ANA, Japan’s largest airline has an economy produced called ‘COUCHii’ onboard its Airbus A380’s. In essence it’s the airlines attempt to diversify, and capitalise, on a niche but growing tread to offer a couch-style or a ‘poor-man’s lie flat’ experience in economy – for an additional fee.
If you are unfamiliar with the concept, it allows you to turn a block of economy seats into a lounging/sleeping area of sorts. The seats are equipped with a highly durable leg rest that can be extended 90-degrees to allow for the occupants to sit as if they were on a couch. The seats also come with special bedding so little kids can snuggle up with parents, a husband and wife can lie down next to each or a solo traveller can stretch out on the nine-hour flight to Hawaii
The Airlines Airbus A380’s consists of four proper cabins; on the upper deck there are 8 seats in first class, 56 in business and 73 in premium economy with 383 seats in economy on the main deck, with COUCHii in the rear.
While it may seem novel it is not new, the seating concept was (likely) licenced and the seats were designed by Air New Zealand who was the first to introduce the concept.
ANA COUCHii can be used as a couch seat by pulling out the leg rests or when not being used as a couch seat, it can be enjoyed as a regular seat. What you need to know is that while the A380 will offer 34” of pitch in economy, COUCHii seats however will only offer 32” due to the swing-up leg rest.
The couch experience is made up of three or four seats and can be used as a bed by raising the leg rests of the adjacent seats. The seat is advertised for both couples and families with young children. Individuals can make use of COUCHii but it is considerably costly.
There are a total of 60 COUCHii enabled seats of which can turn into 18 couches – 12 three-seater and 4 four-seater couches.
The seats are located at the back of the aircraft (between rows 71 to 76) which will make non-family travellers happy as it concentrates screaming babies in one area of the aircraft. However, it does make sense; as a family-focused product parents aren’t in a rush to get off the plane and they are situated closer to the multipurpose room.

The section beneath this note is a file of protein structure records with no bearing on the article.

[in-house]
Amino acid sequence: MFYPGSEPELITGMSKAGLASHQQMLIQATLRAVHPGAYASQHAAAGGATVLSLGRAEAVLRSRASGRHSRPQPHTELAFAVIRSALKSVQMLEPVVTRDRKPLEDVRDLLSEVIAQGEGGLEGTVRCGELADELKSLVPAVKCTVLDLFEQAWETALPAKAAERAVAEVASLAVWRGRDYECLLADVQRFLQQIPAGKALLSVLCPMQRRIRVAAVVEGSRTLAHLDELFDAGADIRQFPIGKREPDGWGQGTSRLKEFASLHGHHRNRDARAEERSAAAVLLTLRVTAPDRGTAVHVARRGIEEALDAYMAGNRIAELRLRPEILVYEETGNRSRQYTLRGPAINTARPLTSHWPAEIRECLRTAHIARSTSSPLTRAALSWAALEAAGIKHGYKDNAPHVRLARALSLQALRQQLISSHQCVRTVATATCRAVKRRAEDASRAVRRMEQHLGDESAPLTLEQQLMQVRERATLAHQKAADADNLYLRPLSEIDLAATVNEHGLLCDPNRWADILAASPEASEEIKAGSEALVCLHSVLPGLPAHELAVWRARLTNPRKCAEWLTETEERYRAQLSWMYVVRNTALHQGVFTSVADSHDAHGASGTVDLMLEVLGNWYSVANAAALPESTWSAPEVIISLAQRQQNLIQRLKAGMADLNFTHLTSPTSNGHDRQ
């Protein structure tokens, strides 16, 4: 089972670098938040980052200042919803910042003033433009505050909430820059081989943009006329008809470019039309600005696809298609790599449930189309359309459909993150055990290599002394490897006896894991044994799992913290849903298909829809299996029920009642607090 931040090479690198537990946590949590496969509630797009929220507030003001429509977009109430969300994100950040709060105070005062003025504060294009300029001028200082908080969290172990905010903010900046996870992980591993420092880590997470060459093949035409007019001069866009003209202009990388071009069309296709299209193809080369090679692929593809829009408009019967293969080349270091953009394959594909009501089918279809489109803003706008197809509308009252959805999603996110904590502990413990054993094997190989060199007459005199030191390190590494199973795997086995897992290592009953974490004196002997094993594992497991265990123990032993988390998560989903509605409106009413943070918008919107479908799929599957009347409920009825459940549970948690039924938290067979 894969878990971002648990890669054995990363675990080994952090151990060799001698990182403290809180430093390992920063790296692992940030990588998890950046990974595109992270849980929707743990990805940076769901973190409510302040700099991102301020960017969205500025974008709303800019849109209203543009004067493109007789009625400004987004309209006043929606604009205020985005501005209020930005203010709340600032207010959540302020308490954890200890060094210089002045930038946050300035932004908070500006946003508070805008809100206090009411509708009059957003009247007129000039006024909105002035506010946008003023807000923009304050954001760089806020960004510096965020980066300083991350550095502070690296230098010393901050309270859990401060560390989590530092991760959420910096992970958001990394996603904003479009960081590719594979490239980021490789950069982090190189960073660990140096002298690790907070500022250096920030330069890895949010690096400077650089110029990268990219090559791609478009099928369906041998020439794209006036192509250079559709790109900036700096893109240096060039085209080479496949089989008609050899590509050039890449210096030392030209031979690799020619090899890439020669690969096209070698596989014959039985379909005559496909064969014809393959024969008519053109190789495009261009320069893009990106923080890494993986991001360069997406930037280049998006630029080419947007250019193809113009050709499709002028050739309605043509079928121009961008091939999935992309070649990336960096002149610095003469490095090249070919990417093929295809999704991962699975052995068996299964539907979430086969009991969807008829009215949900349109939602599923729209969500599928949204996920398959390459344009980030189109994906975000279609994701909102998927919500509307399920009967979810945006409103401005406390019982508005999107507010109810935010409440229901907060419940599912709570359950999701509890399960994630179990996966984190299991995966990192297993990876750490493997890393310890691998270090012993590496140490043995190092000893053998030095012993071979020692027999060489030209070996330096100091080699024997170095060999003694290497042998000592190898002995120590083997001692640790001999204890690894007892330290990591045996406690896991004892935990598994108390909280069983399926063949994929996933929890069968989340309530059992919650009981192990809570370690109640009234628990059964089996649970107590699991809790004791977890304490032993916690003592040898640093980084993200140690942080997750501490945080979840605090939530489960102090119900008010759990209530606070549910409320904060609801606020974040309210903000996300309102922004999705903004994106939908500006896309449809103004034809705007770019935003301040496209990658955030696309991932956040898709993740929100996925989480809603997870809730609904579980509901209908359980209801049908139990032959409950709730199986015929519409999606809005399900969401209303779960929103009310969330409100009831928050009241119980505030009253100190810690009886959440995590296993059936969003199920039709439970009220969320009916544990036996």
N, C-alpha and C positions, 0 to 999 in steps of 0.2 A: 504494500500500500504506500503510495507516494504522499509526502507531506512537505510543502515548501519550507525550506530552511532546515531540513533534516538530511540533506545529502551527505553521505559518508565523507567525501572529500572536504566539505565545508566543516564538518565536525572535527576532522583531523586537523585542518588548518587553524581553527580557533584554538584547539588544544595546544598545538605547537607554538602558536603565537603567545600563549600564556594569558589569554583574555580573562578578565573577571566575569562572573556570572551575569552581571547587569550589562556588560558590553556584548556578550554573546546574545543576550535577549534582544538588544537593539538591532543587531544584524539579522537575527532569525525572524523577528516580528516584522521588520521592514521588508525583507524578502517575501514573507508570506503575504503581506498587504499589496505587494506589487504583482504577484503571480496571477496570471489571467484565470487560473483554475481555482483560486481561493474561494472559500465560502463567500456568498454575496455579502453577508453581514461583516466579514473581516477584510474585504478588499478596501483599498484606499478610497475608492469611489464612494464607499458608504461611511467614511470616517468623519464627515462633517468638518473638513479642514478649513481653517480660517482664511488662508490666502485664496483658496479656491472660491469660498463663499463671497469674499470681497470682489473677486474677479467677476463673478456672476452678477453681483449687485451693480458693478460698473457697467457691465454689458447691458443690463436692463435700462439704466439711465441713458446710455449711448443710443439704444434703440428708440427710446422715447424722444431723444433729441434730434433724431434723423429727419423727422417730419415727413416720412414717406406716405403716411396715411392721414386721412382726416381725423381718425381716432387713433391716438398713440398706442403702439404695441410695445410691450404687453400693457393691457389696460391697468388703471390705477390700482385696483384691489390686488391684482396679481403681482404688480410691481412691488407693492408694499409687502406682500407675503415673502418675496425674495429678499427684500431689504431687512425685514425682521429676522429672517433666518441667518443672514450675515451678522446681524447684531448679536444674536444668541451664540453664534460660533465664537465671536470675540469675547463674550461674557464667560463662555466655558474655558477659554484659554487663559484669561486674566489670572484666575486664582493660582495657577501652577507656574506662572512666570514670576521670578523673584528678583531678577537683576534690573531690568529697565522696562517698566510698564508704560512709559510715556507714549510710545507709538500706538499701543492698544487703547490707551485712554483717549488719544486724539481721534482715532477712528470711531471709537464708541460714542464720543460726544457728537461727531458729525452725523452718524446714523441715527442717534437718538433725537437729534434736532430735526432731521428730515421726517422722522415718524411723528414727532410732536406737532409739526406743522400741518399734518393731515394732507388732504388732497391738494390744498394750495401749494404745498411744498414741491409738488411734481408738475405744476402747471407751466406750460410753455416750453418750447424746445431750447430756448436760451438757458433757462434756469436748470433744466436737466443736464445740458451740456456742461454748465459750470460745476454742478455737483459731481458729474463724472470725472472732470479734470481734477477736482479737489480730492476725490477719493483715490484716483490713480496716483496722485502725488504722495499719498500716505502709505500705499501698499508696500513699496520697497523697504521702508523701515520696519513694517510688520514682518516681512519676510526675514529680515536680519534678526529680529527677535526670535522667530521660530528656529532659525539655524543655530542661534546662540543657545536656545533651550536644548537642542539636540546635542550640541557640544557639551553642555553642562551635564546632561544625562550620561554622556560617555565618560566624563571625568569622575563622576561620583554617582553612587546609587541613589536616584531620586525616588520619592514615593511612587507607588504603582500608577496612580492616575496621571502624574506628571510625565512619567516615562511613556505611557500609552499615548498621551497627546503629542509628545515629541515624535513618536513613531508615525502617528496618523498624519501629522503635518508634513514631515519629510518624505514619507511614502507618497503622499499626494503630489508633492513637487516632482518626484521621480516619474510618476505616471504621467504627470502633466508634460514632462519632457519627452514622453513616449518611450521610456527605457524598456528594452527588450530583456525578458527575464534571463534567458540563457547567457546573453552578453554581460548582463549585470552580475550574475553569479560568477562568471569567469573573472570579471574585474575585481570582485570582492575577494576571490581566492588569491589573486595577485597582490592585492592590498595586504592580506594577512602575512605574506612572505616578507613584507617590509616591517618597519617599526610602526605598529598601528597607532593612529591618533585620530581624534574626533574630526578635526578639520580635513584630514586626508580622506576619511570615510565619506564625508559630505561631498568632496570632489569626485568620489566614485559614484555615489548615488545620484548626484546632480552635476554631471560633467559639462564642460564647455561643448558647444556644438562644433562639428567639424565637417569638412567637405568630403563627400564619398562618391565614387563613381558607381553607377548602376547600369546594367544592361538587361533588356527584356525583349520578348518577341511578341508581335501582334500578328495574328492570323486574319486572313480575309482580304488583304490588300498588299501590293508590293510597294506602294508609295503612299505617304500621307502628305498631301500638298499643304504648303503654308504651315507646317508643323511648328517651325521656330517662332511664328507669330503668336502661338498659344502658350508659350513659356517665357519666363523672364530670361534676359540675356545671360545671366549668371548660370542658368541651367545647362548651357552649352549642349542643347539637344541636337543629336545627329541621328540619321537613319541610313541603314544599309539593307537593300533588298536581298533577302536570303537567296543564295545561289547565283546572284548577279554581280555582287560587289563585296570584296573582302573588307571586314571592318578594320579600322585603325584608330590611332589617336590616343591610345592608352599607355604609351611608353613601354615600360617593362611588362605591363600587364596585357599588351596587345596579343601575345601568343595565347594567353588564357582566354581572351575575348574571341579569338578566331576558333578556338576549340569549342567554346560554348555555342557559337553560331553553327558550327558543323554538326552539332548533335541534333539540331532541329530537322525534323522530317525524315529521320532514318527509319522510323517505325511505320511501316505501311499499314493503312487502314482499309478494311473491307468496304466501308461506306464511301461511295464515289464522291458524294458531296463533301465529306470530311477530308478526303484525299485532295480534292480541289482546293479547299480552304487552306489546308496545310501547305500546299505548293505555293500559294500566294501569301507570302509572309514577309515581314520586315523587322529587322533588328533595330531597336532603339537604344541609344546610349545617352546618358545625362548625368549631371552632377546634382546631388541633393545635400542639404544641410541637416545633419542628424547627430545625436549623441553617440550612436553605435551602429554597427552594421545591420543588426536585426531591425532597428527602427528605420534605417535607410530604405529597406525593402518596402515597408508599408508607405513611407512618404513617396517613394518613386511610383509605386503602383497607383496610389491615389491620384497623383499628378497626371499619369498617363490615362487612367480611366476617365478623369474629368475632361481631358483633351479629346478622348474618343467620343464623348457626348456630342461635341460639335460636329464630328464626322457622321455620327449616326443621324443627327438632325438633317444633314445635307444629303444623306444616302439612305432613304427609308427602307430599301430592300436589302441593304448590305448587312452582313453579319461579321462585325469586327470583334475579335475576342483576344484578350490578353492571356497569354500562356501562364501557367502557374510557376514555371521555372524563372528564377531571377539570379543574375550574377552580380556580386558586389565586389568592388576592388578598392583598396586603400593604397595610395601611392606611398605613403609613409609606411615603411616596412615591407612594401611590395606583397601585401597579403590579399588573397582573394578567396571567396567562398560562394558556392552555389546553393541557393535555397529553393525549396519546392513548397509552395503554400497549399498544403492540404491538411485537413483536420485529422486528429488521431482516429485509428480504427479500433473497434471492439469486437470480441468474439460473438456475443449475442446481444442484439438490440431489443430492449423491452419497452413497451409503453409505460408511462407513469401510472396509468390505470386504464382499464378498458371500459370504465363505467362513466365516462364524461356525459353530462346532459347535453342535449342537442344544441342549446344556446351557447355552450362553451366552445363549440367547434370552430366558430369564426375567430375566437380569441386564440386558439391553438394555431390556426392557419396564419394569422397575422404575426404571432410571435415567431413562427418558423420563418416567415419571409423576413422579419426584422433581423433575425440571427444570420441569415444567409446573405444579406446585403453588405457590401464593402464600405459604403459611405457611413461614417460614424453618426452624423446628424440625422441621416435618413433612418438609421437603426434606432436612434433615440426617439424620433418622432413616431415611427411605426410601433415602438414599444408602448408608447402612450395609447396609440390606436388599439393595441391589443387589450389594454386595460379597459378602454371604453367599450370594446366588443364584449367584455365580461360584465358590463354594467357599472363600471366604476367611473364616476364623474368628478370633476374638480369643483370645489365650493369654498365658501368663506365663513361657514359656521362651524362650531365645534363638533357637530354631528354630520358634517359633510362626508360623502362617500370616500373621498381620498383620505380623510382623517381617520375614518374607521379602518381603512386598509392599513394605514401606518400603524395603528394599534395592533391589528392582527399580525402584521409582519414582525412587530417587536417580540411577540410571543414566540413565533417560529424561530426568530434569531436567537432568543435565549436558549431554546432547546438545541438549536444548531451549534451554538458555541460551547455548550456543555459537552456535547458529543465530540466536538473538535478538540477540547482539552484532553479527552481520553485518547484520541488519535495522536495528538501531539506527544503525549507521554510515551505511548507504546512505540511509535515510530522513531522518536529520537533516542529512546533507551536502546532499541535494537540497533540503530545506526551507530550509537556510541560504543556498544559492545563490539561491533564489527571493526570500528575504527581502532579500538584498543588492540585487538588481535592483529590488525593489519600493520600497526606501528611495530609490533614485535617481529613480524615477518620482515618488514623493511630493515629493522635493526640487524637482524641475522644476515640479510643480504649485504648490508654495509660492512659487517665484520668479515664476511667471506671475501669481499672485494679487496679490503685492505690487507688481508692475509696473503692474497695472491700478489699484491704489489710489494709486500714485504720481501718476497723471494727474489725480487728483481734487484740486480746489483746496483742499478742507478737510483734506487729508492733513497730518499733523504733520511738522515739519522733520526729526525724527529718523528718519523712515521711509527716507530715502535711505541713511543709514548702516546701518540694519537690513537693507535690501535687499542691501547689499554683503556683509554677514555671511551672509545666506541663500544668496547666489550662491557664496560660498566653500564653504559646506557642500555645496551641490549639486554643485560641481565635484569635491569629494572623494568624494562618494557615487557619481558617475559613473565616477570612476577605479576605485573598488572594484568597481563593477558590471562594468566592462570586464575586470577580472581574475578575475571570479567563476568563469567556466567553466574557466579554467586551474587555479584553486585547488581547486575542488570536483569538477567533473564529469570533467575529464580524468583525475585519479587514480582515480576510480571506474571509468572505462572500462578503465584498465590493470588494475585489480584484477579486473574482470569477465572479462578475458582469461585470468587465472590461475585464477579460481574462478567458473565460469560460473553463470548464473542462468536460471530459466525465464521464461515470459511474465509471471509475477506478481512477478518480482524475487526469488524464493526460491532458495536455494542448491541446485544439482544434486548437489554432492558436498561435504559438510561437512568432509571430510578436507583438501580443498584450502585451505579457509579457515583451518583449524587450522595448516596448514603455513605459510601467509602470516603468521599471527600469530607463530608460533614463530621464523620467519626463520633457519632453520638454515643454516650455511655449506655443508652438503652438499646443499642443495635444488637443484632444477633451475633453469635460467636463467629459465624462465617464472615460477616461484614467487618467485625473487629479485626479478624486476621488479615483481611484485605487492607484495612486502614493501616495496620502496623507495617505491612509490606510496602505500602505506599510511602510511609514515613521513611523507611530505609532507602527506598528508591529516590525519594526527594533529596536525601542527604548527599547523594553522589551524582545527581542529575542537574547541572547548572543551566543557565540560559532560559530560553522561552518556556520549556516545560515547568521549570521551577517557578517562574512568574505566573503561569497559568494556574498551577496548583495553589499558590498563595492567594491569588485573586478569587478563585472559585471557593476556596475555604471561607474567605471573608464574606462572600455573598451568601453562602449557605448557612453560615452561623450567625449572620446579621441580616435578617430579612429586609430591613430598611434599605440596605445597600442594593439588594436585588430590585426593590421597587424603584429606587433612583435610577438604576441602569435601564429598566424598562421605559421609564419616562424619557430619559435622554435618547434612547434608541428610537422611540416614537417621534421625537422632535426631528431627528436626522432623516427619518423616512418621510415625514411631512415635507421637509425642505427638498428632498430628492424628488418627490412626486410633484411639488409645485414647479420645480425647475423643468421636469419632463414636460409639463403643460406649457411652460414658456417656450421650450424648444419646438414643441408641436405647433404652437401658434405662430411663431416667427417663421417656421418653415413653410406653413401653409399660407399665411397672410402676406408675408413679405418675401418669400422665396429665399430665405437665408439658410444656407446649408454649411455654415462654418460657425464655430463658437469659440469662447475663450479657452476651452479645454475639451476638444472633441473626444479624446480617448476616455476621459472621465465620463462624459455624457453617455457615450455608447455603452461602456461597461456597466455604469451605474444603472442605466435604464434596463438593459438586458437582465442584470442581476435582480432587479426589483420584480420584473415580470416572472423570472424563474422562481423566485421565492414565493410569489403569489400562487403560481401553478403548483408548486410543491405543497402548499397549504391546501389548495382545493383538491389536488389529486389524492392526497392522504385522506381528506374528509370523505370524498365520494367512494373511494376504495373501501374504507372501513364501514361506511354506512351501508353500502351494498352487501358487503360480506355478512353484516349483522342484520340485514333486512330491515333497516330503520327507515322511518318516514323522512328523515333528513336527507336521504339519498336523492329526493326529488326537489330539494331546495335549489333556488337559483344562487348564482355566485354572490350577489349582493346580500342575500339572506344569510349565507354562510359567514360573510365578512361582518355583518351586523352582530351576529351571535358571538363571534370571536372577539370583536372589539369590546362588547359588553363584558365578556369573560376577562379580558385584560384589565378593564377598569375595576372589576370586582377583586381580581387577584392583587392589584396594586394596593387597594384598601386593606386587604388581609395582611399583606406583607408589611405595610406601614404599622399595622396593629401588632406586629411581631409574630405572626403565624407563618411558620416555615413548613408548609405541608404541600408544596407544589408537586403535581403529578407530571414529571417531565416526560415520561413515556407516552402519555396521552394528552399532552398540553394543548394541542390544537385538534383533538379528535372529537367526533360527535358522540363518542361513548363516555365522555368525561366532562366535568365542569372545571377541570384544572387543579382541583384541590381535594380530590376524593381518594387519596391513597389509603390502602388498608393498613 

What is the multipurpose room you might ask? Well, it is essentially a restroom without a toilet providing a nicer (and cleaner) space to manage babies or change your clothes. The multipurpose is all-around likely to be a Godsend for mums with babies.
Availability And Pricing
First off you must be on one of the airline’s 3 Airbus A380’s, the seat is not offered on any other aircraft. Coincidentally, the A380’s mainly serves Tokyo (NRT) to Honolulu (HNL) so it narrows down the chance of getting the seat or not.
Secondly, you must buy your ticket with a travel agent or direct with ANA, codeshare tickets are not able to book COUCHii– or more specifically tickets not beginning with 205 are excluded. You must also be in fare class Y, B, M, U, H, Q, V, W, S, L, K, or X. Unlike Lufthansa’s Sleeper’s Row you can in fact book and reserve 355 days prior to the departure. As a side note, you cannot book COUCHii on ANA’s Mexico site.
It is important to remember that once you have made a reservation with ANA for COUCHii you are locked in. you cannot change the reservation after the fact, this includes upgrade using miles or Upgrade Points, upgrade to Premium Economy using Premium Member services, or make bids using Bid My Price.
Pricing wise, seat prices are dependant on the number of passengers taking up the couch and the season – the matrix can be found on this ANA page. you just have to see if the cost is worth it for a 9-hour flight.
Is ANA COUCHii anything new?
As mentioned above It follows on from the success of Air New Zealand’s Sleeper Seats but sadly the product will only be seen by a very small number of people due to the route and aircraft the seats feature on. Premium leisure travel is an increasingly valuable yet demanding segment for airlines and interestingly the Airbus A380s serve almost entirely a Japanese market. Honolulu remains a highly popular leisure destination from Japan, as demonstrated by the fact that ANA thinks it can fill over five hundred seats on a regular basis. Being a couple of years out, it’s likely that ANA doesn’t see this product being a success on the international stage which is a shame.
The product is not exclusive to the two airlines either, the seats feature of Shuttle airlines like Thomas Cooks ‘Sleeper Seats’, budget carriers like Air France’s subsidiary Joon, major carriers like Lufthansa’s Sleeper’s Row have adopted the idea, and so too have smaller carriers like Air Astana’s ‘Economy Sleeper.
Taking the major players, Lufthansa and ANA have clearly taken a different approach to their respective couch services. Lufthansa’s proposition aims to monetize seats that would otherwise remain empty, in targeting individuals it has to be careful not to cannibalize into its premium economy offering. On the other hand, ANA is targeting couples and young families so there is a little cross over and capacity to cannibalise its premium offerings. What’s more, the proposition to lounge as a family clearly resonates given the likes of the multipurpose room in the back etc.